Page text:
The National Book Awards 2008

This year’s National Book Award winners were celebrated at the awards ceremony in New York on Wednesday evening. Insofar as the nonfiction category is concerned, the awards demonstrate the dominance of the left over the awards. The AP provided an almost comic account of the herd of independent minds at play in mid-town Manhattan during the awards ceremony:

The economy inspired nervous laughter; the name Barack Obama happy, relieved applause. [Awards host Eric] Bogosian called the bookish president-elect, “in the broadest sense of the word, a reader.” Noting that Obama has been openly influenced by Doris Kearns Goodwin’s Lincoln biography, Team of Rivals, Bogosian commented, “That’s just so cool.”

Honorary award winner Maxine Hong Kingston, who, like Obama, spent many years in Hawaii, praised his way of “putting things right by talking them through.” Fellow honorary winner Barney Rosset, the publisher and literary agitator, called Obama “a dynamic leader,” a miracle. Declared the 86-year-old Rosset, who walked gamely to the podium, with a cane, but grinned boldly: “For the first time in recent memory I am not thinking of renouncing my American passport.”

Obama also starred in the acceptance speeches of the nonfiction winner, [Annette] Gordon-Reed, and poetry winner Mark Doty, who cited the election and his recent marriage to his male partner: “We are on a path to equality for all Americans and nothing is going to turn us back.”

Barney Rosset, incidentally, is probably best known to readers of my age as the proprietor of Grove Books. Grove’s backlist included such monuments to high culture as Tropic of Cancer, The Story of O, Lady Chatterly’s Lover and what the New York Times cites as “a very profitable line of Victorian spanking pornography.” At the awards ceremony he received the National Book Foundation’s Lifetime Achievement Award in honor of his many contributions to American publishing. Congratulations are in order, I guess.

In the nonfiction category the judges chose Annette Gordon-Reed’s The Hemingses of Monticello: An American Family as the winner in a group that also included the following nominees:

Drew Gilpin Faust, This Republic of Suffering: Death and the American Civil War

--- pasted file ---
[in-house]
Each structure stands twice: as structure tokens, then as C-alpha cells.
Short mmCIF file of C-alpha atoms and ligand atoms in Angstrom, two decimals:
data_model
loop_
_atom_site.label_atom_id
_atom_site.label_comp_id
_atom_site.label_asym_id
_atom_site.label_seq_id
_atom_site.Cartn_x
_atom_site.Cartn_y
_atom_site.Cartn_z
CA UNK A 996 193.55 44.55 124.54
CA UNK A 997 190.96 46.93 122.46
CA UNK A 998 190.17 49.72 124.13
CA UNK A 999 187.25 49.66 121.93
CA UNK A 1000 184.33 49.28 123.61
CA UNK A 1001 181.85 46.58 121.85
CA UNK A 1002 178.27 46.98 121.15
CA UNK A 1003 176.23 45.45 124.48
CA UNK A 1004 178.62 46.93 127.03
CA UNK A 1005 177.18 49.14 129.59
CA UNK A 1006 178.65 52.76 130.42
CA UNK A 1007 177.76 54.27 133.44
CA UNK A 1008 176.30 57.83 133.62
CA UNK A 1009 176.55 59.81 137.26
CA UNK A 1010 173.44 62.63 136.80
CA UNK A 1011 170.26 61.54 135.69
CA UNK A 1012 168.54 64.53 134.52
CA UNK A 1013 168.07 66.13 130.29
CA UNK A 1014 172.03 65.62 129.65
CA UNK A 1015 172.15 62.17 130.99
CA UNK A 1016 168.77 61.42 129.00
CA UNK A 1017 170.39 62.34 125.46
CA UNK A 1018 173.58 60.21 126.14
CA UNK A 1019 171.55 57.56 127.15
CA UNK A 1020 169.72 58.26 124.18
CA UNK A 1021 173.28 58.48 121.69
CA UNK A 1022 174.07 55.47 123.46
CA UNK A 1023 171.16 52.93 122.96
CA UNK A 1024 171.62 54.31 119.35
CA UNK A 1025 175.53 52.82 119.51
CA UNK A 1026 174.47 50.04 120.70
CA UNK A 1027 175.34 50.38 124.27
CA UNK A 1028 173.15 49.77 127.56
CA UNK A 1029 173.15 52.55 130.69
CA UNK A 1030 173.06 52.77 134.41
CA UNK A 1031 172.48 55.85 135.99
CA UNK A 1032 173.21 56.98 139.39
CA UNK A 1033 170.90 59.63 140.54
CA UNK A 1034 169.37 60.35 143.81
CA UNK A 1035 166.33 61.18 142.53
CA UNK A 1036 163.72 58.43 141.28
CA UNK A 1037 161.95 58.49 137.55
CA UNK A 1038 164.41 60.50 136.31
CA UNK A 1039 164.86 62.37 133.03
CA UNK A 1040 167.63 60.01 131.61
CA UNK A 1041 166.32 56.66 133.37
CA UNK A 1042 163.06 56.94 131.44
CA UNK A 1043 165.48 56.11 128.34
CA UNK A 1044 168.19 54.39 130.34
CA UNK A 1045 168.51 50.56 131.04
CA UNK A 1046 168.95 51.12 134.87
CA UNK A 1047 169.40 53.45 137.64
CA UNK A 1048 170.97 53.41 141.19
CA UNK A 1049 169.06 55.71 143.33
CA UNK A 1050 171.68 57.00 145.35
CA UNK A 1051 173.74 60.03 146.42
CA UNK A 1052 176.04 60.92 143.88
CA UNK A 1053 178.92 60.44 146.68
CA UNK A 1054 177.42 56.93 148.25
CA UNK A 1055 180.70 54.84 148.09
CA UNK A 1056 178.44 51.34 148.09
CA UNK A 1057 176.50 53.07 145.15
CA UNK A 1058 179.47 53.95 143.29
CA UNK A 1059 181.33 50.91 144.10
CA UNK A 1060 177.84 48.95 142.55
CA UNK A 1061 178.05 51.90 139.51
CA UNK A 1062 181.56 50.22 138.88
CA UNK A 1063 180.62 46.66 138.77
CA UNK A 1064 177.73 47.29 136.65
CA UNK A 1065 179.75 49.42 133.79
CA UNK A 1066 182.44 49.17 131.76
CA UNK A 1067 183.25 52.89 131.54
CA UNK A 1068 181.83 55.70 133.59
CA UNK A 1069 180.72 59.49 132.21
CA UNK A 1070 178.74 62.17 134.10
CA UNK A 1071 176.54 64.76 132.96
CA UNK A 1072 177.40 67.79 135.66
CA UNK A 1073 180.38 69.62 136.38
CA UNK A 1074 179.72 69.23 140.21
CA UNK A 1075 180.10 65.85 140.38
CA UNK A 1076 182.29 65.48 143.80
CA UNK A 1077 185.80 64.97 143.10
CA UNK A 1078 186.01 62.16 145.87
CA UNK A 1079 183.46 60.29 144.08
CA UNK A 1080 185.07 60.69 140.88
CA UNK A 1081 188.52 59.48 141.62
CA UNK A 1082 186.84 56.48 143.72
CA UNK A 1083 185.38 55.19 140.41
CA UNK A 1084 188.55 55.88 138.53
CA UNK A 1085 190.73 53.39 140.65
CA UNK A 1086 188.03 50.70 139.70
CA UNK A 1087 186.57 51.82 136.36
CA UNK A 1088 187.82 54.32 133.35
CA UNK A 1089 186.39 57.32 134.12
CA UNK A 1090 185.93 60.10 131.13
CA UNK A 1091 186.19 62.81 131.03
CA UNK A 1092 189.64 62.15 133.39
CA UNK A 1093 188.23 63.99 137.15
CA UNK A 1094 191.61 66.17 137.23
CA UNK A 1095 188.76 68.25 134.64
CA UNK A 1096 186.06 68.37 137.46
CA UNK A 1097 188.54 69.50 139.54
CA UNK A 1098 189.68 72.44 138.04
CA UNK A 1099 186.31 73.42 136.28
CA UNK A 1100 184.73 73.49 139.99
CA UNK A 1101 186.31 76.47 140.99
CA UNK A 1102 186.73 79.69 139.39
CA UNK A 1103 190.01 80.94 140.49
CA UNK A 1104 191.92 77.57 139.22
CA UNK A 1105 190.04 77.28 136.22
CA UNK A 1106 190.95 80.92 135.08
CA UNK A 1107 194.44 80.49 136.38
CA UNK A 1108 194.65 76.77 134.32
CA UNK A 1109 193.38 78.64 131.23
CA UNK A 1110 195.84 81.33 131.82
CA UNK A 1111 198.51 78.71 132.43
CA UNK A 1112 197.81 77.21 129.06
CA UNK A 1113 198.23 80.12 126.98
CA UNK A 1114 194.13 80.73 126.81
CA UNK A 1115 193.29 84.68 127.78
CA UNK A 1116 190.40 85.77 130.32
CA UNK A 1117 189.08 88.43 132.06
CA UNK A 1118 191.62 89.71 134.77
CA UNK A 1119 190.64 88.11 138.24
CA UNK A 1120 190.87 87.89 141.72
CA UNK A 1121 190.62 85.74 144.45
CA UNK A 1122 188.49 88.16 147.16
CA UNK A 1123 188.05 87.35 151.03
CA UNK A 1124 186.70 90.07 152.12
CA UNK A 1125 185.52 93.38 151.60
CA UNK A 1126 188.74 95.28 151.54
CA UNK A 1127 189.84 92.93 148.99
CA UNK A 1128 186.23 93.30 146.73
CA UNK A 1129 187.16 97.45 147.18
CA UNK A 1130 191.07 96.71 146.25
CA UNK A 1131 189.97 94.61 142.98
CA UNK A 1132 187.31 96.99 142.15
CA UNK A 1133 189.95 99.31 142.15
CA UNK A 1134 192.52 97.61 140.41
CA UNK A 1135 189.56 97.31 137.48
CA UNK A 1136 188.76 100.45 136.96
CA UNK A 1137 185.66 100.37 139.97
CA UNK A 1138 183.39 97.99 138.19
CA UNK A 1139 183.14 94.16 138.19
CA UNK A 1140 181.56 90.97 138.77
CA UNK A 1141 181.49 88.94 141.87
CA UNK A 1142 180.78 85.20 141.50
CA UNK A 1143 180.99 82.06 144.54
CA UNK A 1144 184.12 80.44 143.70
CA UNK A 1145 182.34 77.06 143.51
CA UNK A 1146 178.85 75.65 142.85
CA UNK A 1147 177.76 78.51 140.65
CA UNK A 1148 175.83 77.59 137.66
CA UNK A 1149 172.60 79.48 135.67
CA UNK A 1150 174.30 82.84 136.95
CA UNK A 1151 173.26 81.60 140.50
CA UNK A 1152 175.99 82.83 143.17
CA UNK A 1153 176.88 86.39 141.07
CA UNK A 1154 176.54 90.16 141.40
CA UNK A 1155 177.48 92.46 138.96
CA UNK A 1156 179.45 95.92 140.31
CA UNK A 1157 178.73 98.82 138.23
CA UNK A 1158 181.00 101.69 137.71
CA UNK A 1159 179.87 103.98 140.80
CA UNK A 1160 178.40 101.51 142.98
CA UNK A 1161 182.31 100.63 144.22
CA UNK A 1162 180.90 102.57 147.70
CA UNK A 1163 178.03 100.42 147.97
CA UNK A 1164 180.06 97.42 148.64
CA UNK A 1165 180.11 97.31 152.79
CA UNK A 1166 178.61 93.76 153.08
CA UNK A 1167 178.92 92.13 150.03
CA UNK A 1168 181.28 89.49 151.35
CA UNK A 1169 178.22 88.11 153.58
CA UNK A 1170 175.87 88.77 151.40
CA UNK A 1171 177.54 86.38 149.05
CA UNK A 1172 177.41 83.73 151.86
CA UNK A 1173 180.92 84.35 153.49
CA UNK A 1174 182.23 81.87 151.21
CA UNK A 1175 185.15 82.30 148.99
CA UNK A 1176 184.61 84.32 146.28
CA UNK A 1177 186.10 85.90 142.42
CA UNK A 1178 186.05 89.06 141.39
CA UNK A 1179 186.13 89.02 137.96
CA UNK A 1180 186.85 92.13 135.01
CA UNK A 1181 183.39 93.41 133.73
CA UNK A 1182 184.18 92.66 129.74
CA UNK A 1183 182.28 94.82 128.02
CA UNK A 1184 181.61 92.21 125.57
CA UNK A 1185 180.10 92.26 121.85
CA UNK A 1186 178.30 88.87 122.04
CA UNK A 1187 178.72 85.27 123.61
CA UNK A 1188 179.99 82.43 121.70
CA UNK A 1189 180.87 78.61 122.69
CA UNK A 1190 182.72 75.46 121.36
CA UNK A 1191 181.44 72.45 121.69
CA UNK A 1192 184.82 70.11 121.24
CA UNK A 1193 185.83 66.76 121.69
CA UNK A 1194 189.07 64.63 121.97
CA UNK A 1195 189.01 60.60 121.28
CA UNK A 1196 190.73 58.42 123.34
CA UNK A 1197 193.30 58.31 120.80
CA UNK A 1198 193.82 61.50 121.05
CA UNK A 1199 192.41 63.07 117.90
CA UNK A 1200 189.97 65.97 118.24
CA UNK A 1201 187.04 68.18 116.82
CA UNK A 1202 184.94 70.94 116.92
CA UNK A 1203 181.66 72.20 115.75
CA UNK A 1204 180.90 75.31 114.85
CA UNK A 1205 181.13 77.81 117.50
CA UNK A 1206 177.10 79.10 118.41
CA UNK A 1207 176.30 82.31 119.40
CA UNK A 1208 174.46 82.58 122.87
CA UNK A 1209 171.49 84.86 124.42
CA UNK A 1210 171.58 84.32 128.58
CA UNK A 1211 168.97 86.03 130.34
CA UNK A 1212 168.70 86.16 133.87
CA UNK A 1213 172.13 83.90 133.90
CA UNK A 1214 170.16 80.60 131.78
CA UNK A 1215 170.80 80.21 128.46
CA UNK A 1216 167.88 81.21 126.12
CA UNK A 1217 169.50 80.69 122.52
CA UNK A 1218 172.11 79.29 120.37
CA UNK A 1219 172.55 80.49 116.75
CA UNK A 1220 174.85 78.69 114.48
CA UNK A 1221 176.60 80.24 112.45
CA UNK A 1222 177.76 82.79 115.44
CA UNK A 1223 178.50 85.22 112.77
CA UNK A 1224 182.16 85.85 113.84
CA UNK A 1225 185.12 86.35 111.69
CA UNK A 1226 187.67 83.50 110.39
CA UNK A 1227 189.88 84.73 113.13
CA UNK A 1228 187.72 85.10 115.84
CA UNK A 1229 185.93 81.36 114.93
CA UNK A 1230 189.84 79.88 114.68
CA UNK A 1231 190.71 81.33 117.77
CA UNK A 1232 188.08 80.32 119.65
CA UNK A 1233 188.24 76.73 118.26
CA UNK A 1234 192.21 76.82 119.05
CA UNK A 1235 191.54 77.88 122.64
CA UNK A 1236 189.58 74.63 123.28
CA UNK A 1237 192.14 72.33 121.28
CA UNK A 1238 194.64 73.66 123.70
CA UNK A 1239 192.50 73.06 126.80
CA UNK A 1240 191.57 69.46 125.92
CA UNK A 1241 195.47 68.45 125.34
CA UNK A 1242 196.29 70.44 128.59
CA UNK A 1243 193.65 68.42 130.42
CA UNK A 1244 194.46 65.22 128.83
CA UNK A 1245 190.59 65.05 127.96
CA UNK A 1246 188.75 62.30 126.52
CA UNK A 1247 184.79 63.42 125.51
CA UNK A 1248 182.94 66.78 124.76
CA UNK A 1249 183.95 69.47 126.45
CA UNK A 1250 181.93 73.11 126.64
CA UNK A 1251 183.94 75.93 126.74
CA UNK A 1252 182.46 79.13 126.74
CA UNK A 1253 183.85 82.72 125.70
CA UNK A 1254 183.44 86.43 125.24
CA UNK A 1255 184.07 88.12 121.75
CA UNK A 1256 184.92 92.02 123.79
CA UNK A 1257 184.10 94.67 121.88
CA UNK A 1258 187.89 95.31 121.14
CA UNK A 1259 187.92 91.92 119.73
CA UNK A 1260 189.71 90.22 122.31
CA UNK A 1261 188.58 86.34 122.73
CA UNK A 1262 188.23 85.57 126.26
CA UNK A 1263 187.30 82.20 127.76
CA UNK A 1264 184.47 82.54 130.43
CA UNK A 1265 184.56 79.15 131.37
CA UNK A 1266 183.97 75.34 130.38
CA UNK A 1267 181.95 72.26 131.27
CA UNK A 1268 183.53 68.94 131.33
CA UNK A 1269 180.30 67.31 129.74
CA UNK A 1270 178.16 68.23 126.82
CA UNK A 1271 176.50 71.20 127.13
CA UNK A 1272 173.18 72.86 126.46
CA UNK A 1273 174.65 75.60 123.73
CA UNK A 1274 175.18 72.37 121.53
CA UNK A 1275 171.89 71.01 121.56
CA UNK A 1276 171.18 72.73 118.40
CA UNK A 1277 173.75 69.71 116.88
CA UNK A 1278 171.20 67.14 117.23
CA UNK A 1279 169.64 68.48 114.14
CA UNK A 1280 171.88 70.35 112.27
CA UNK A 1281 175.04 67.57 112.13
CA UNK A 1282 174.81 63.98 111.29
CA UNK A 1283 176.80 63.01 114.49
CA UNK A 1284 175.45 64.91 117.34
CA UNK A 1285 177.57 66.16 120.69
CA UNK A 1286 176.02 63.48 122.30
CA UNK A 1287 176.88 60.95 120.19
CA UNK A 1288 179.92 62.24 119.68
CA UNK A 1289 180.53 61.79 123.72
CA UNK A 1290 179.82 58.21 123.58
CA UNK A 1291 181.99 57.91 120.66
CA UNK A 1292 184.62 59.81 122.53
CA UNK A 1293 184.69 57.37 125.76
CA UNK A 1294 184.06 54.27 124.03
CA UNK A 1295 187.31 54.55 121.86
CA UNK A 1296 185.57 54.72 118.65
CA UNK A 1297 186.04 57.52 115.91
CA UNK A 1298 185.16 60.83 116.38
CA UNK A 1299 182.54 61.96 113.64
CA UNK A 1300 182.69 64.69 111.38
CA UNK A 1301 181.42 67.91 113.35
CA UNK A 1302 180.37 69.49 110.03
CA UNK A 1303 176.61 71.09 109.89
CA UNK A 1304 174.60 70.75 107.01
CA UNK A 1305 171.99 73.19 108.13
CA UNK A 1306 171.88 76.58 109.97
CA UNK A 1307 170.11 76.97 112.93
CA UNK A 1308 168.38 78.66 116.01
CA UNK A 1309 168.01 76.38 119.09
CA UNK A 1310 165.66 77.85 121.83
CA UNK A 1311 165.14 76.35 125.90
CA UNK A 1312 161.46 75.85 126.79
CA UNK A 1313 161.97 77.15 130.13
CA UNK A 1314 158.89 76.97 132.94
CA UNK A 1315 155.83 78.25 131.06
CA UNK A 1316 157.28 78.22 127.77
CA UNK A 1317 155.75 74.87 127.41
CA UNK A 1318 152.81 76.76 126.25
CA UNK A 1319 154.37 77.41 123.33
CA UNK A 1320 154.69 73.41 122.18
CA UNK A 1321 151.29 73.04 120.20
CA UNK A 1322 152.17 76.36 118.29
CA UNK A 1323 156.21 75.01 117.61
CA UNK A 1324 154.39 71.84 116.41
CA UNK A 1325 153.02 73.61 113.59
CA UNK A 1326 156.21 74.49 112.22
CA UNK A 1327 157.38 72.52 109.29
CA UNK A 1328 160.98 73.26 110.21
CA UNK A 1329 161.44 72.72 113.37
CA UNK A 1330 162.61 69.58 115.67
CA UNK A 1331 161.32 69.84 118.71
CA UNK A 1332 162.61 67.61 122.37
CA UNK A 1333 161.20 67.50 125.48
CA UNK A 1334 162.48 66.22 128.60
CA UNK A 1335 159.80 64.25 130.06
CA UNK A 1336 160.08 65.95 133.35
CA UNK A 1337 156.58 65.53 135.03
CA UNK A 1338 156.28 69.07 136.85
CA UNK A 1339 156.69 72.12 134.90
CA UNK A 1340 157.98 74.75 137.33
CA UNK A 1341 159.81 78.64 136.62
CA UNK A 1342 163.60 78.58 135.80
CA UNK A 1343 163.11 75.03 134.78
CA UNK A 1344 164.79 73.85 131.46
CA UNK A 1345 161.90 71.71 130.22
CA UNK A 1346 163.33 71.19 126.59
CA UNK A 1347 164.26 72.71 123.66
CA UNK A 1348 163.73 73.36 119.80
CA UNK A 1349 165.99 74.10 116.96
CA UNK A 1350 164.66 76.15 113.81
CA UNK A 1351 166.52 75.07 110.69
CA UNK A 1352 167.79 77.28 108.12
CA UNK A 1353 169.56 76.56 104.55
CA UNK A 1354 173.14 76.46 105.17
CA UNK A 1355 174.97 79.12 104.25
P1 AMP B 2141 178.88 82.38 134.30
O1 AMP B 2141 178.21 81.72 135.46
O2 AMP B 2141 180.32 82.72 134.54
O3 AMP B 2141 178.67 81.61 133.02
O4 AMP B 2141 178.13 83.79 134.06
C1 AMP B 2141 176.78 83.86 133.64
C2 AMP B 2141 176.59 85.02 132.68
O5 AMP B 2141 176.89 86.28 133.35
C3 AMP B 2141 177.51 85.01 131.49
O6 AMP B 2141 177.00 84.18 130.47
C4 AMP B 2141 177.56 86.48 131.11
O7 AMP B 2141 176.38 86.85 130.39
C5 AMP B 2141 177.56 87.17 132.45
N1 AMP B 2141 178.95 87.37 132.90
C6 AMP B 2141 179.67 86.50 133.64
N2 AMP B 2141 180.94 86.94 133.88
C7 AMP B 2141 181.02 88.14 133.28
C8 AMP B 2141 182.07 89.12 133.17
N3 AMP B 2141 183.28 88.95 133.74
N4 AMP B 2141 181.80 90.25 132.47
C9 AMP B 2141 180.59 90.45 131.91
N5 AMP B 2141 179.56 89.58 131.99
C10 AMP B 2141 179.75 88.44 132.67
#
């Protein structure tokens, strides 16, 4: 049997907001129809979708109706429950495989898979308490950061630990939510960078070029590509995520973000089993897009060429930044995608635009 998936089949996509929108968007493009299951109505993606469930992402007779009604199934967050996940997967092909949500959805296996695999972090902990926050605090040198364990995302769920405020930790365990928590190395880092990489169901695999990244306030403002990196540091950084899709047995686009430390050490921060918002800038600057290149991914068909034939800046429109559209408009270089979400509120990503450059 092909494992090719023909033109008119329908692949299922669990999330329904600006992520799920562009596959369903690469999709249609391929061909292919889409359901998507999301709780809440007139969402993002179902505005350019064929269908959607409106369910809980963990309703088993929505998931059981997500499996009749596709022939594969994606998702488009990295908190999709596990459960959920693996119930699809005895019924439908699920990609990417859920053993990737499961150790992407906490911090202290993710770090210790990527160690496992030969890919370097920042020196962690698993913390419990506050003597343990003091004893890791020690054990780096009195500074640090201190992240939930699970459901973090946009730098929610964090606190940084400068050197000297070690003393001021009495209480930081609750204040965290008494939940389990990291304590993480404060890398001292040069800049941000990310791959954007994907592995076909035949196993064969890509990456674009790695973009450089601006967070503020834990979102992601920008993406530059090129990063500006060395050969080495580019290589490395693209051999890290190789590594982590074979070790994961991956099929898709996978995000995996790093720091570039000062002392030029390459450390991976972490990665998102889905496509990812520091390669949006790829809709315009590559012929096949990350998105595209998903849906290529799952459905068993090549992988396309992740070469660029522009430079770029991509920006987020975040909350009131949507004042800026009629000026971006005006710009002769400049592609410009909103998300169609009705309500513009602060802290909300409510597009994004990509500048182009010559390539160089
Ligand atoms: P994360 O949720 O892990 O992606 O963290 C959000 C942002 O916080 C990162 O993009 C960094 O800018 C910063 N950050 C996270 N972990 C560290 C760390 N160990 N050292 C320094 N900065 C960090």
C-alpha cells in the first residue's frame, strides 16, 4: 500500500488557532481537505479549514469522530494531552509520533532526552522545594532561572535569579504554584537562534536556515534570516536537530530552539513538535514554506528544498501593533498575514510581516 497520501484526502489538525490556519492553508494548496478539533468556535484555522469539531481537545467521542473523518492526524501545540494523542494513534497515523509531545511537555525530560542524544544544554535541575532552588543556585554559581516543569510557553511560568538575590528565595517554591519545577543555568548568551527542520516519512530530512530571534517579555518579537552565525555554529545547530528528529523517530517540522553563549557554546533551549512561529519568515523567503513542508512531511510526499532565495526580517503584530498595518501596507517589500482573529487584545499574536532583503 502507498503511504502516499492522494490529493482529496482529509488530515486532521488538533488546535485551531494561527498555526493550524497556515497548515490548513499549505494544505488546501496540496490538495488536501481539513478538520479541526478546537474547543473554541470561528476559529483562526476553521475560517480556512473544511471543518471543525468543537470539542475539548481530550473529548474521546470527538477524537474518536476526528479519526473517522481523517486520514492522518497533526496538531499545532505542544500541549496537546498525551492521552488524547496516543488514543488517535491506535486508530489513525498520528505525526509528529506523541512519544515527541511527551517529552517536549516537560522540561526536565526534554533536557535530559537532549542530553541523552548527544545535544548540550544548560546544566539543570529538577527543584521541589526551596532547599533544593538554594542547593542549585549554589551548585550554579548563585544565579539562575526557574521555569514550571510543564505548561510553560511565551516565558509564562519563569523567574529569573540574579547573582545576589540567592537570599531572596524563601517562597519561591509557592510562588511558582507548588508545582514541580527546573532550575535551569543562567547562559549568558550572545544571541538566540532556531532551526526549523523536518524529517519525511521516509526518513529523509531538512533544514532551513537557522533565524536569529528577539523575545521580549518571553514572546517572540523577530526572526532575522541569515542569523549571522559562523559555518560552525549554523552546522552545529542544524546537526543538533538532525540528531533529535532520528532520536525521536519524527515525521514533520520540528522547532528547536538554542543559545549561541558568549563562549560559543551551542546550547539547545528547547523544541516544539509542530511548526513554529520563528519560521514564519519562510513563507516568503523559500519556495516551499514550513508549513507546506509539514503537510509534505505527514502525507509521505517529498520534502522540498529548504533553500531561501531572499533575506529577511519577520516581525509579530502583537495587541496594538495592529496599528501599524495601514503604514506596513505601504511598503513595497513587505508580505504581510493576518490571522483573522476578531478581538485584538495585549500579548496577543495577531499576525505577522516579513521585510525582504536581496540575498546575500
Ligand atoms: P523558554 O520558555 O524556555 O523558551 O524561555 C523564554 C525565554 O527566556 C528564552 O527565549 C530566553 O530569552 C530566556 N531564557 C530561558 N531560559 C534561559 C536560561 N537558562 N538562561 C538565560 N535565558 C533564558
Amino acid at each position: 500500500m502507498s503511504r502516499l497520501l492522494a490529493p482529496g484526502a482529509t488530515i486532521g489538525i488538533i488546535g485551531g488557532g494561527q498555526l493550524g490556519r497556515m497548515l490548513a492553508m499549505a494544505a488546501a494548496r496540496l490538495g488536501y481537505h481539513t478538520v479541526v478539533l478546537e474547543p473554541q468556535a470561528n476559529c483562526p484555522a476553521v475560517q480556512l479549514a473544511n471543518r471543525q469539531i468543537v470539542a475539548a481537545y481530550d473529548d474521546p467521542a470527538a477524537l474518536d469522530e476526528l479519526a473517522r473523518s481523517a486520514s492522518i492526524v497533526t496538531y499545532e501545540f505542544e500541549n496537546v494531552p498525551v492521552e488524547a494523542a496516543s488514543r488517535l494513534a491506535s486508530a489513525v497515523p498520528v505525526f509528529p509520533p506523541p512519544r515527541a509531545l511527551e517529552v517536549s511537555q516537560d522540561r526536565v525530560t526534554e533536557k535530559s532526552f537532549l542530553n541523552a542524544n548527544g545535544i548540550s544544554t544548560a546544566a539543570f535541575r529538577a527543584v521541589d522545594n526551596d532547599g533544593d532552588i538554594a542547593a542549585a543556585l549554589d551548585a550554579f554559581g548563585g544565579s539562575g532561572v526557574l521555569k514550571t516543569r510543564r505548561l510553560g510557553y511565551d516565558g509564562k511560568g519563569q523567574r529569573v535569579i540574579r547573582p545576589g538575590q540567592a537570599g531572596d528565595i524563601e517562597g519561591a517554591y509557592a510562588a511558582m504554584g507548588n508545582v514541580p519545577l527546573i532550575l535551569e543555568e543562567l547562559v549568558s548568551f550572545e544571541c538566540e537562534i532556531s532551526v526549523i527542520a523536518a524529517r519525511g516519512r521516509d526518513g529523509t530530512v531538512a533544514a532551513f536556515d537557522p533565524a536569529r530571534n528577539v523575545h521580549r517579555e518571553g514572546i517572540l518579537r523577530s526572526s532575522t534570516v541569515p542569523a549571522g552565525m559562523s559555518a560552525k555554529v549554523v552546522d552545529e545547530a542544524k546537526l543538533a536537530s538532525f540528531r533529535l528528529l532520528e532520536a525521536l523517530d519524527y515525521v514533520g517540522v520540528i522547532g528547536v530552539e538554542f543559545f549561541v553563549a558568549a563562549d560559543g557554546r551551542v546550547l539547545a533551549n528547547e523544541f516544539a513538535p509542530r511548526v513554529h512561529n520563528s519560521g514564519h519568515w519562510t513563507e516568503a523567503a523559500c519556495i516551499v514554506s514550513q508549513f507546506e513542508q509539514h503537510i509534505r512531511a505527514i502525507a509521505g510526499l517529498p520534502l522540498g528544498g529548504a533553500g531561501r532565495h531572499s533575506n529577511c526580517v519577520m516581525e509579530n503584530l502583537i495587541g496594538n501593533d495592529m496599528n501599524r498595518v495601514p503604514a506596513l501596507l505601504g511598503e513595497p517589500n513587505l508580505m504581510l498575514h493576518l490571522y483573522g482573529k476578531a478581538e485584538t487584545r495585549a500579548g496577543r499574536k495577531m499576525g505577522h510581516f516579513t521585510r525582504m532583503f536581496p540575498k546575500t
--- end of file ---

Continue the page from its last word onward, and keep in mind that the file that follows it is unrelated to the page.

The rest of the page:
Jane Mayer, The Dark Side: The Inside Story of How the War on Terror Turned into a War on American Ideals

Jim Sheeler, Final Salute: A Story of Unfinished Lives

Joan Wickersham, The Suicide Index: Putting My Father’s Death in Order

Interviews with the authors of the books and other information about them are accessible here. I haven’t read any of the books and have nothing to say about any one of them in particular. Many books worthy of recognition published so far this year are not on the list, however, including several I have read. I am quite confident that their omission has nothing to do with their considerable merits, but rather everything to do with their heterodox points of view:

James Rosen, The Strong Man: John Mitchell and the Secrets of Watergate

Jonah Goldberg, Liberal Fascism: The Secret History of the American Left from Mussolini to the Politics of Meaning

Douglas Feith, War and Decision: Inside the Pentagon at the Dawn of the War on Terrorism

Andrew McCarthy, Willful Blindness: A Memoir of the Jihad

To the list of books I have read I would add one I haven’t, but am confident it is also deserving of recognition as one of this year’s best: Bing West, The Strongest Tribe: War, Politics, and the Endgame in Iraq. And the publication of any book by David Hackett Fischer is an event. His Champlain’s Dream: The European Founding of North America was published on October 14, perhaps too late for consideration this year. Finally, deserving of honorable mention is David Horowitz and Ben Johnson, Party of Defeat.

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